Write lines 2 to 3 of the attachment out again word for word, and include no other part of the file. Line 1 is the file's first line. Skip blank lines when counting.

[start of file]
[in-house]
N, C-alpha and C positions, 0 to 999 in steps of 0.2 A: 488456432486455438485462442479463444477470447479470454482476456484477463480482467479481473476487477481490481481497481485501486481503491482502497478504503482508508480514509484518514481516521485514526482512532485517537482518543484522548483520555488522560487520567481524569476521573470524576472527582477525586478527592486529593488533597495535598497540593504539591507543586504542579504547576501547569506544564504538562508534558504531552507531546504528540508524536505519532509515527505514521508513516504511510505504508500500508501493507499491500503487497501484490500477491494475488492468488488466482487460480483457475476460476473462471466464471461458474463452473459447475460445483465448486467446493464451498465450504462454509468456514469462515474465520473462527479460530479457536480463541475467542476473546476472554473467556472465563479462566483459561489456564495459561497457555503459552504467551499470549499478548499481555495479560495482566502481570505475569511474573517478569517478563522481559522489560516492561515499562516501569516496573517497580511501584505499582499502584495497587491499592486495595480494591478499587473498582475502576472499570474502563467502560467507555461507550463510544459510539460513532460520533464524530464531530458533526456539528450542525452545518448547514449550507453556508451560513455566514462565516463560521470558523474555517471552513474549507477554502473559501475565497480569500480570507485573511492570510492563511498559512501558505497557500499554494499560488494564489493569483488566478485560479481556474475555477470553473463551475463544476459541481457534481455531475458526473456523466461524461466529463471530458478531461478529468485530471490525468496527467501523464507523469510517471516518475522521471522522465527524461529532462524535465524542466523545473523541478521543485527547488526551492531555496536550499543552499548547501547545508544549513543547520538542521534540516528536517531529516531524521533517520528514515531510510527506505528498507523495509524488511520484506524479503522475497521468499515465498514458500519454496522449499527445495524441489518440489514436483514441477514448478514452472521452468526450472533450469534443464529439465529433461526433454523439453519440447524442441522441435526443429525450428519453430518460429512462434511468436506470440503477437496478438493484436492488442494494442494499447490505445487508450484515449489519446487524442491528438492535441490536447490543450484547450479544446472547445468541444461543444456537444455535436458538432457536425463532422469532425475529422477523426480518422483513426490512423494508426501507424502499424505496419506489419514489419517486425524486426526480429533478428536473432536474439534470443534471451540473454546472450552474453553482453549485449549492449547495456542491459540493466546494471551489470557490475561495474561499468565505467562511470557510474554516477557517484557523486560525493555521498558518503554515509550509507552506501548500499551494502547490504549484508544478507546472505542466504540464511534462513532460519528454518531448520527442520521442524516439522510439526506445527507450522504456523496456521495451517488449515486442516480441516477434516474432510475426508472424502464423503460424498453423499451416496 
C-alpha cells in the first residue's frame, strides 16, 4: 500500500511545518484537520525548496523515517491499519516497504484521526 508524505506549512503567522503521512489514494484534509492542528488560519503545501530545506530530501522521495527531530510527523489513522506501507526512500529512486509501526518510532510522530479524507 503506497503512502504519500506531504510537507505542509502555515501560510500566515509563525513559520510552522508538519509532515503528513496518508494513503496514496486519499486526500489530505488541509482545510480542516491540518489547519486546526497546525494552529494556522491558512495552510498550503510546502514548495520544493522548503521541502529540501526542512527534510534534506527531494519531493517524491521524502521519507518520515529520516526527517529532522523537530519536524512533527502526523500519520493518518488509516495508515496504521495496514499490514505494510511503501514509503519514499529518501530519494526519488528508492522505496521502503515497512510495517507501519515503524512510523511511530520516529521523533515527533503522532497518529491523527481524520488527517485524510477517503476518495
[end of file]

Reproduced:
N, C-alpha and C positions, 0 to 999 in steps of 0.2 A: 488456432486455438485462442479463444477470447479470454482476456484477463480482467479481473476487477481490481481497481485501486481503491482502497478504503482508508480514509484518514481516521485514526482512532485517537482518543484522548483520555488522560487520567481524569476521573470524576472527582477525586478527592486529593488533597495535598497540593504539591507543586504542579504547576501547569506544564504538562508534558504531552507531546504528540508524536505519532509515527505514521508513516504511510505504508500500508501493507499491500503487497501484490500477491494475488492468488488466482487460480483457475476460476473462471466464471461458474463452473459447475460445483465448486467446493464451498465450504462454509468456514469462515474465520473462527479460530479457536480463541475467542476473546476472554473467556472465563479462566483459561489456564495459561497457555503459552504467551499470549499478548499481555495479560495482566502481570505475569511474573517478569517478563522481559522489560516492561515499562516501569516496573517497580511501584505499582499502584495497587491499592486495595480494591478499587473498582475502576472499570474502563467502560467507555461507550463510544459510539460513532460520533464524530464531530458533526456539528450542525452545518448547514449550507453556508451560513455566514462565516463560521470558523474555517471552513474549507477554502473559501475565497480569500480570507485573511492570510492563511498559512501558505497557500499554494499560488494564489493569483488566478485560479481556474475555477470553473463551475463544476459541481457534481455531475458526473456523466461524461466529463471530458478531461478529468485530471490525468496527467501523464507523469510517471516518475522521471522522465527524461529532462524535465524542466523545473523541478521543485527547488526551492531555496536550499543552499548547501547545508544549513543547520538542521534540516528536517531529516531524521533517520528514515531510510527506505528498507523495509524488511520484506524479503522475497521468499515465498514458500519454496522449499527445495524441489518440489514436483514441477514448478514452472521452468526450472533450469534443464529439465529433461526433454523439453519440447524442441522441435526443429525450428519453430518460429512462434511468436506470440503477437496478438493484436492488442494494442494499447490505445487508450484515449489519446487524442491528438492535441490536447490543450484547450479544446472547445468541444461543444456537444455535436458538432457536425463532422469532425475529422477523426480518422483513426490512423494508426501507424502499424505496419506489419514489419517486425524486426526480429533478428536473432536474439534470443534471451540473454546472450552474453553482453549485449549492449547495456542491459540493466546494471551489470557490475561495474561499468565505467562511470557510474554516477557517484557523486560525493555521498558518503554515509550509507552506501548500499551494502547490504549484508544478507546472505542466504540464511534462513532460519528454518531448520527442520521442524516439522510439526506445527507450522504456523496456521495451517488449515486442516480441516477434516474432510475426508472424502464423503460424498453423499451416496 
C-alpha cells in the first residue's frame, strides 16, 4: 500500500511545518484537520525548496523515517491499519516497504484521526 508524505506549512503567522503521512489514494484534509492542528488560519503545501530545506530530501522521495527531530510527523489513522506501507526512500529512486509501526518510532510522530479524507 503506497503512502504519500506531504510537507505542509502555515501560510500566515509563525513559520510552522508538519509532515503528513496518508494513503496514496486519499486526500489530505488541509482545510480542516491540518489547519486546526497546525494552529494556522491558512495552510498550503510546502514548495520544493522548503521541502529540501526542512527534510534534506527531494519531493517524491521524502521519507518520515529520516526527517529532522523537530519536524512533527502526523500519520493518518488509516495508515496504521495496514499490514505494510511503501514509503519514499529518501530519494526519488528508492522505496521502503515497512510495517507501519515503524512510523511511530520516529521523533515527533503522532497518529491523527481524520488527517485524510477517503476518495